Another friend called as I tore down the stairs, fumbling for my keys. I sprinted across campus back to the TV room, and I went belting up the stairs in time to see a mosh pit on the TV -- Jamey Carroll, placed in to pinch-run for Atkins after it was a "double," came through with a shallow liner to right field, Holliday charged home, dived face-first, swiped the plate with his hand as Barrett dropped the ball (dodgy call, but hey, it was karmic justice, the game should have been over in regulation) and came up bloodied and dirtied, probably feeling the best he had in his life, as his team, his city, and his mates went absofuckinglutely berserk. I screamed and threw myself on Nick. I shook. I launched myself across the room to hug his friend, who I don't even know that well. I shrieked at the top of my lungs. My legs would not support me, I fell down. A few people came up the stairs to ask if I was all right, since I was screaming bloody murder. Nick was like, "The Rockies made the playoffs, it's cool."

I screamed. I threw myself in Nick's arms again. I held on. I fell to my knees. I had earlier promised to freak out on an epic level if the Rockies won, and they did. The Holliday call was justice for screwing Atkins out of the game-winning HR, and holy shit. Holy. Fucking. Shit. I have no classes tomorrow, won't be in bed before 4 and may sleep all day, have homework to do that's not getting done as I live and die with my team, and I don't care. This is amazing. The Colorado Rockies are one of four NL entrants still standing with a run that defies explanation. We didn't even lead the NL wild card. We weren't tied until yesterday. And we beat the best pitcher in baseball and the all-time saves leader. I swear, you can't script this. Even Hollywood would reject it as too corny.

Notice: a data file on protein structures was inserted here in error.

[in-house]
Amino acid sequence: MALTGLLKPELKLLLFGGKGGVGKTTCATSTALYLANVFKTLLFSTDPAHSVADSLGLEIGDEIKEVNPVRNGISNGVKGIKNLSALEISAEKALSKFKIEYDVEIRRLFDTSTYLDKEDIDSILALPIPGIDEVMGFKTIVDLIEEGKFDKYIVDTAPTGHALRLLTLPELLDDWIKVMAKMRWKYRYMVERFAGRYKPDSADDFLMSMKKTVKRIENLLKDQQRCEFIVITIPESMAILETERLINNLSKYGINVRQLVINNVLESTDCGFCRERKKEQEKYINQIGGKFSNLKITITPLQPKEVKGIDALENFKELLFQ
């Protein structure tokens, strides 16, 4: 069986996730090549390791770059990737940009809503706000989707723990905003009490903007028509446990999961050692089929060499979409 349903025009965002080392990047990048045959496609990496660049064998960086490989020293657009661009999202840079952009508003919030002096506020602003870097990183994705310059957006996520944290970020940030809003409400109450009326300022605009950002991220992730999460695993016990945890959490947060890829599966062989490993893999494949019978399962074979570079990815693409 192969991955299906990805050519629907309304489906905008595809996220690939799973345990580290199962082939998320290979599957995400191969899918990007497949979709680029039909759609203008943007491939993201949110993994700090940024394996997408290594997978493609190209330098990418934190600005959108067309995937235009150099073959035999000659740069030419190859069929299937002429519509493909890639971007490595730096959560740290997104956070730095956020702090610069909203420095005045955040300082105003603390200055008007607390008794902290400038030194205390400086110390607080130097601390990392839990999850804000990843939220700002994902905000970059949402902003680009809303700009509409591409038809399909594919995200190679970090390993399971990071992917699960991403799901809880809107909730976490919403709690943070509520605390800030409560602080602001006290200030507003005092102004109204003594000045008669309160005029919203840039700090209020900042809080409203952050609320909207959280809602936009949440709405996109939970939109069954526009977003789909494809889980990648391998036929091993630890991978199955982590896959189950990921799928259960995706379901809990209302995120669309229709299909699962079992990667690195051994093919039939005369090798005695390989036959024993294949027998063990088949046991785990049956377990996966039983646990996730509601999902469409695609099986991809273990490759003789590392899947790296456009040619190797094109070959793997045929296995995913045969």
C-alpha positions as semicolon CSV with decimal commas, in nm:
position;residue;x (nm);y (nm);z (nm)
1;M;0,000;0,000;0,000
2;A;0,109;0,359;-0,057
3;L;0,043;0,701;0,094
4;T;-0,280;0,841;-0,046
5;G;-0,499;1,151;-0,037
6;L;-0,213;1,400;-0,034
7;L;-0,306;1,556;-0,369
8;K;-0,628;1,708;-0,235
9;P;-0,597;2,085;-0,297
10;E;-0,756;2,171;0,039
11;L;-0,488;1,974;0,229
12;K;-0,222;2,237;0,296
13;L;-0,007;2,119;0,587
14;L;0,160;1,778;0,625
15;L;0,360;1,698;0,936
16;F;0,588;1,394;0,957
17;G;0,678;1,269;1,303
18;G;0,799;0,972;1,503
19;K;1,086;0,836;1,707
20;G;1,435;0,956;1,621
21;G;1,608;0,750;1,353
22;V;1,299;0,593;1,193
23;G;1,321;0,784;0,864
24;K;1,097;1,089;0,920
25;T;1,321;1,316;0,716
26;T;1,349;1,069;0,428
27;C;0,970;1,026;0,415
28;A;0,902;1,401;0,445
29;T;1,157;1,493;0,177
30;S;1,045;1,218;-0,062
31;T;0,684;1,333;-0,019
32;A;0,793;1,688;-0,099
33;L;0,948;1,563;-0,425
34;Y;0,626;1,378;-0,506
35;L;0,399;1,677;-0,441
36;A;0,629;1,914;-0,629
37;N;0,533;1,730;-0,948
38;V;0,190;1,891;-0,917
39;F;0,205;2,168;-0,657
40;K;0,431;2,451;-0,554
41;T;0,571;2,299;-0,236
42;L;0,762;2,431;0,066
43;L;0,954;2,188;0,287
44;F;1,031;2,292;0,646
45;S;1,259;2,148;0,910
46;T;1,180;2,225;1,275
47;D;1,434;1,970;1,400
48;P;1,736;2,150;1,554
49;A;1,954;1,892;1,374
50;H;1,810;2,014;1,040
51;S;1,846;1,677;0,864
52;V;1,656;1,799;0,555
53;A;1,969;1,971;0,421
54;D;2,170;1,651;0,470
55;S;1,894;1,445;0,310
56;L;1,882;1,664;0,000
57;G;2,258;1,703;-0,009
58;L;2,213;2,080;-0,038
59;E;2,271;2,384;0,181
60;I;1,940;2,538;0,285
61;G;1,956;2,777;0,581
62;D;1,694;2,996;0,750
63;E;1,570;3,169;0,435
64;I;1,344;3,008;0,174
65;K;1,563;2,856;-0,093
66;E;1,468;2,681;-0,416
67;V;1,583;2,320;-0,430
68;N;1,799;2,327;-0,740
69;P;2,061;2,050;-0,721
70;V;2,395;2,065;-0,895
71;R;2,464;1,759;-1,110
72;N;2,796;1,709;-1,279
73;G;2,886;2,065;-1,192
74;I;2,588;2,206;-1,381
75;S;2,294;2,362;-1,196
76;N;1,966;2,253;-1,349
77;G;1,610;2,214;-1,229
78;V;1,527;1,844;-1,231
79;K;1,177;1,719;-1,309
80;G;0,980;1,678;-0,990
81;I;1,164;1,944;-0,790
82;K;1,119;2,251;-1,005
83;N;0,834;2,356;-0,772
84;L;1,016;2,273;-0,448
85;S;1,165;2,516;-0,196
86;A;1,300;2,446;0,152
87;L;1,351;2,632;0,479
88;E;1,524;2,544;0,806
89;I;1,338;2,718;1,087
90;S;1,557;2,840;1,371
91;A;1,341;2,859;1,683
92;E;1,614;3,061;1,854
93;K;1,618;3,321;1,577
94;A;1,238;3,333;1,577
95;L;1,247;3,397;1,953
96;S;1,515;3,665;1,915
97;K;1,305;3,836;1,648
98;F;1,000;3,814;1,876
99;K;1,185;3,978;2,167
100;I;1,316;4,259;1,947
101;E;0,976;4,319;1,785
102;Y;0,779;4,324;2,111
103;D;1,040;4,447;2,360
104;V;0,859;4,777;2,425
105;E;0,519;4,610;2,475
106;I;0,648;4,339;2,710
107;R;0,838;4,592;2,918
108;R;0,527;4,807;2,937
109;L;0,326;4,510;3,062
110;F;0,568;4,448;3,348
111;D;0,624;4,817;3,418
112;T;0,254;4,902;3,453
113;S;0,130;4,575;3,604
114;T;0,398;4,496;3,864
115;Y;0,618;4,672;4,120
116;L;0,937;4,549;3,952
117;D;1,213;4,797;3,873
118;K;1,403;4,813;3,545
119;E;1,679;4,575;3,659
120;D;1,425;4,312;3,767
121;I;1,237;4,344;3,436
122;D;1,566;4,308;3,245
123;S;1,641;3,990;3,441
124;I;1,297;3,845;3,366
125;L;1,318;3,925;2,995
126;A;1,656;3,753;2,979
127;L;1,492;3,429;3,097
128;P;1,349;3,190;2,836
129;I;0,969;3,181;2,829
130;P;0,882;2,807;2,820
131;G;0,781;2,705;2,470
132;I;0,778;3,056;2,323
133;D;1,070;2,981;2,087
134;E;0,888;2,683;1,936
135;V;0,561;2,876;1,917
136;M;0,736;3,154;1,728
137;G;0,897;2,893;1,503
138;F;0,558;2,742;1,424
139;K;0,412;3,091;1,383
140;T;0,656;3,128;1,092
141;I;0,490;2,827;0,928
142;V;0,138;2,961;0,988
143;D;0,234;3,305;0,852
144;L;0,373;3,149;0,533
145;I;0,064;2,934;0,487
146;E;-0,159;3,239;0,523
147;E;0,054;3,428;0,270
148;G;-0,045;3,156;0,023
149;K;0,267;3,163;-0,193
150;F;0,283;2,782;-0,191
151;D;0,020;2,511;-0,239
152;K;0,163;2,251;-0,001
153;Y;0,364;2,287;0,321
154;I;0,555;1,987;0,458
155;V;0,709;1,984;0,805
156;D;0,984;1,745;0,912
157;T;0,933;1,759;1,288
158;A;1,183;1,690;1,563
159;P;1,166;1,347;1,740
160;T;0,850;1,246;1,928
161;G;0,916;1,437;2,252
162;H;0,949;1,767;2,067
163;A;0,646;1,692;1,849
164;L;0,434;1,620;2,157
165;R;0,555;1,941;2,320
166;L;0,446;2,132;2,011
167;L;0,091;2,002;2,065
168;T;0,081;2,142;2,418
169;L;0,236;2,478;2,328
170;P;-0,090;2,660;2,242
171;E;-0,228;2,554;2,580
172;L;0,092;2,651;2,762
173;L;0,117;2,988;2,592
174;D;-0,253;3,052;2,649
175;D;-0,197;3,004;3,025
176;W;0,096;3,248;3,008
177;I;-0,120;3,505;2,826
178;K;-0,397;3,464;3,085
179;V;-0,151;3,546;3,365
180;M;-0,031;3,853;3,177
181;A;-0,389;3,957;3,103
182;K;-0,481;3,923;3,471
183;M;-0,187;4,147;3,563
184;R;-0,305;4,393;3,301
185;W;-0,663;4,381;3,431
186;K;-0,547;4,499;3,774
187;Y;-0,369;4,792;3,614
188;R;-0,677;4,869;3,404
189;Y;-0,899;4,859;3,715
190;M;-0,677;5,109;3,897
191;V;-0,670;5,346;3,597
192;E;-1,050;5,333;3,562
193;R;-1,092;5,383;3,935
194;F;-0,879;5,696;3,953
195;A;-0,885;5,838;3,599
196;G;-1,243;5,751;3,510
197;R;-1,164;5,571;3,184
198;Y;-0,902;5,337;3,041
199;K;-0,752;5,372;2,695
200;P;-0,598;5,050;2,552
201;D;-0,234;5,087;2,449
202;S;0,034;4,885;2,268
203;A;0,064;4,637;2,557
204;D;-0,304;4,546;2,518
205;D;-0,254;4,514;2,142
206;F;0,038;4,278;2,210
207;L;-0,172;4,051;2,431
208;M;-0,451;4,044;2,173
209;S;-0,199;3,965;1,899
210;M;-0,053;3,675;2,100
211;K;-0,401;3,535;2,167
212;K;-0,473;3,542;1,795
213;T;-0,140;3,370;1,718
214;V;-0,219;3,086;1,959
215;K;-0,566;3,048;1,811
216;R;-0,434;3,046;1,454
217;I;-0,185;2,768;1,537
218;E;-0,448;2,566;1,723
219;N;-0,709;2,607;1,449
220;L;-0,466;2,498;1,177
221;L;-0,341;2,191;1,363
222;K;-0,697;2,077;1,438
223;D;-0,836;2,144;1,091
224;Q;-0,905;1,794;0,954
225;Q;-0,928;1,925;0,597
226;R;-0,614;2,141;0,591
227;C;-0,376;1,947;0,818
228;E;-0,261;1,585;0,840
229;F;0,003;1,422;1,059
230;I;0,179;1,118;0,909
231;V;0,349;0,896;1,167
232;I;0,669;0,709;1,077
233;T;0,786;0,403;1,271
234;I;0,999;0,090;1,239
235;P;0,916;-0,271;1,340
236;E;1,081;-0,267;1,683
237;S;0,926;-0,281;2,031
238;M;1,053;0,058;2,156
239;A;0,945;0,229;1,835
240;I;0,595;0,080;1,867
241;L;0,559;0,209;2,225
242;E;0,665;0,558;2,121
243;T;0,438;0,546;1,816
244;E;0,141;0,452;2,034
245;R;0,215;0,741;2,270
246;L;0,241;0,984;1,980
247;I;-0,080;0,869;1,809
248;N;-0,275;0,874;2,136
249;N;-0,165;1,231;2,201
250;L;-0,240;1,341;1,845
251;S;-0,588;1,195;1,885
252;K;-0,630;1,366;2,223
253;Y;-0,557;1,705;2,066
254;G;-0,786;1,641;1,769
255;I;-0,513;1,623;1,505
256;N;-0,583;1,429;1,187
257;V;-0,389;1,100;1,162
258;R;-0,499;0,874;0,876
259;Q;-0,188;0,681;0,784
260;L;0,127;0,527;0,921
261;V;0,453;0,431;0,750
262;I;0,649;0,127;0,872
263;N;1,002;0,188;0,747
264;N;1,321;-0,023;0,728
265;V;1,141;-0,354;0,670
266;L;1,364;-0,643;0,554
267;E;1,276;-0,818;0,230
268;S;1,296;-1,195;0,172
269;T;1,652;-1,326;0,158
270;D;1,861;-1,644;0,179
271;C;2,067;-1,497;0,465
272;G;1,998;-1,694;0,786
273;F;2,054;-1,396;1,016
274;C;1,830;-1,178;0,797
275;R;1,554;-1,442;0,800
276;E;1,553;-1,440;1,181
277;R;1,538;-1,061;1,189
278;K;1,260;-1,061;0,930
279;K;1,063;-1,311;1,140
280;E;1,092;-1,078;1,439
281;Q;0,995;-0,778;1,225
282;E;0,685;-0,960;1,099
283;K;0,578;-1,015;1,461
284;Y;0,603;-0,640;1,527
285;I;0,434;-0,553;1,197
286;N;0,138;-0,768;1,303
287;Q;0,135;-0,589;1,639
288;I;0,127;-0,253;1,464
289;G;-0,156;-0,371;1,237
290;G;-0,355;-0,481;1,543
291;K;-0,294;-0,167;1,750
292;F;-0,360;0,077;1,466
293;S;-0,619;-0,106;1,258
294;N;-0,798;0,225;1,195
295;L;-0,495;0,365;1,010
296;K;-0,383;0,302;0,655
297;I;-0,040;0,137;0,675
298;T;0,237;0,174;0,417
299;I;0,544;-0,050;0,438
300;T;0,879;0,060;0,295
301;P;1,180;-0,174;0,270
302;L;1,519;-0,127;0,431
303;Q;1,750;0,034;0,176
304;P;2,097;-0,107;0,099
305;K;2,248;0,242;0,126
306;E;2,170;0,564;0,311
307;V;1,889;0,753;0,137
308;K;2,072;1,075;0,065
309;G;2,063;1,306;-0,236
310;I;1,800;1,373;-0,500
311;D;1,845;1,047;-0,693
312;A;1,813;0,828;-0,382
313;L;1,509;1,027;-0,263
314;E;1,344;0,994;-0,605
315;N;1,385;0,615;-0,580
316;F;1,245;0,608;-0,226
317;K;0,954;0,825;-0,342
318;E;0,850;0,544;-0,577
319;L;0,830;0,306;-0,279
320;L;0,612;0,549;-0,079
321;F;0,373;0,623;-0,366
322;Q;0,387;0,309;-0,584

I don't care if Holliday supposedly didn't touch the plate. We won. He lay there dazed, Tulo flung himself over Matty, then jumped into the mosh pit. Fireworks went off. A town believed. A team fulfilled a destiny. 90-73 and a wild-card spot into the postseason and a first-round matchup with Philly. Two strong offenses, two suspect pitching staffs, the first stop on the way to immortality.

Jeff Francis vs. Cole Hamels. 3 ET Wednesday.

See you in October.

GO ROCKIES!!!!!!!!!!!

Monday, October 01, 2007


T-minus six hours, and I am a jumping, twitching, sick-with-nerves wreck. Can't eat, could barely sleep (I got about 4 hours, partly because of being too amped to lie down, and partly because some idiots with mowers decided 7:45 AM was the perfect time to do landscaping outside my window). Nervous as hell, already wearing my Rockies shirt, jacket, and necklace, with jersey and hat to be added at gametime. I'll be watching that with my friend Nick, and I'm pretty sure I'll have a coronary before it's over. I need to get off the Internet and stop reading about it; I know what it is, what is at stake, and I want it more than I've wanted anything, which is saying a lot. The Rockies are playing baseball in October but they need one more win, albeit off Jake Peavy with Josh Fogg up against him, in front of a sold-out, amped, raucous crowd that has the purple fever and just won't stop believin', to really play baseball in October. This is the third shot for the Padres, and the Rockies have been lawn-mowing everything in the way. Peavy may be pitching, but I think we still have the advantage.

I believe they will do it. I am dead set they will. That doesn't stop me from dying along the way.

GO ROCKIES!!!!!!!!!!